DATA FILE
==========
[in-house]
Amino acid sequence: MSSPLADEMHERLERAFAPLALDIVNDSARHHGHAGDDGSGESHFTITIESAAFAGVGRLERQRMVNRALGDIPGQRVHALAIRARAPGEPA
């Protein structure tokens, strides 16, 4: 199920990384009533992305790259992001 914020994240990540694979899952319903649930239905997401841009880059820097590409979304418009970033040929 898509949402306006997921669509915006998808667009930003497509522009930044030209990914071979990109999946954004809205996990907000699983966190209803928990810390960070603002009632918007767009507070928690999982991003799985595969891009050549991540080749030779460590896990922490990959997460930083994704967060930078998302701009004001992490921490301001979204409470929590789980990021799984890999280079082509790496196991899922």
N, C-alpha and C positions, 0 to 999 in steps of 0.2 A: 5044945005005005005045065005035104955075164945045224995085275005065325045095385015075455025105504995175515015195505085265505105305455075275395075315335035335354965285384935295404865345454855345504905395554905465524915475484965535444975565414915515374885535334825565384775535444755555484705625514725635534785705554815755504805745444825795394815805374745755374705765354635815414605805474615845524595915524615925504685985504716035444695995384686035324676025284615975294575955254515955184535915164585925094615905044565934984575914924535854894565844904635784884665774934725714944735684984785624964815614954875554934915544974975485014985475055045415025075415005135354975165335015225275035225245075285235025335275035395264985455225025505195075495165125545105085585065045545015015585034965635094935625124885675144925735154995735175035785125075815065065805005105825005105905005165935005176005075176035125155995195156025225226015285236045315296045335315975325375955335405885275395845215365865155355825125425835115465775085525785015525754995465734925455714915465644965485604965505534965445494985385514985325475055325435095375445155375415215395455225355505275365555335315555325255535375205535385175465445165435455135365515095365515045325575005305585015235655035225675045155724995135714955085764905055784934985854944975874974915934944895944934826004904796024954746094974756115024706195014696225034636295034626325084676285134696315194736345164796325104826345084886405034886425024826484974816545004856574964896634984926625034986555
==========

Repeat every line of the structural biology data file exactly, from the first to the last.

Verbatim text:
[in-house]
Amino acid sequence: MSSPLADEMHERLERAFAPLALDIVNDSARHHGHAGDDGSGESHFTITIESAAFAGVGRLERQRMVNRALGDIPGQRVHALAIRARAPGEPA
């Protein structure tokens, strides 16, 4: 199920990384009533992305790259992001 914020994240990540694979899952319903649930239905997401841009880059820097590409979304418009970033040929 898509949402306006997921669509915006998808667009930003497509522009930044030209990914071979990109999946954004809205996990907000699983966190209803928990810390960070603002009632918007767009507070928690999982991003799985595969891009050549991540080749030779460590896990922490990959997460930083994704967060930078998302701009004001992490921490301001979204409470929590789980990021799984890999280079082509790496196991899922």
N, C-alpha and C positions, 0 to 999 in steps of 0.2 A: 5044945005005005005045065005035104955075164945045224995085275005065325045095385015075455025105504995175515015195505085265505105305455075275395075315335035335354965285384935295404865345454855345504905395554905465524915475484965535444975565414915515374885535334825565384775535444755555484705625514725635534785705554815755504805745444825795394815805374745755374705765354635815414605805474615845524595915524615925504685985504716035444695995384686035324676025284615975294575955254515955184535915164585925094615905044565934984575914924535854894565844904635784884665774934725714944735684984785624964815614954875554934915544974975485014985475055045415025075415005135354975165335015225275035225245075285235025335275035395264985455225025505195075495165125545105085585065045545015015585034965635094935625124885675144925735154995735175035785125075815065065805005105825005105905005165935005176005075176035125155995195156025225226015285236045315296045335315975325375955335405885275395845215365865155355825125425835115465775085525785015525754995465734925455714915465644965485604965505534965445494985385514985325475055325435095375445155375415215395455225355505275365555335315555325255535375205535385175465445165435455135365515095365515045325575005305585015235655035225675045155724995135714955085764905055784934985854944975874974915934944895944934826004904796024954746094974756115024706195014696225034636295034626325084676285134696315194736345164796325104826345084886405034886425024826484974816545004856574964896634984926625034986555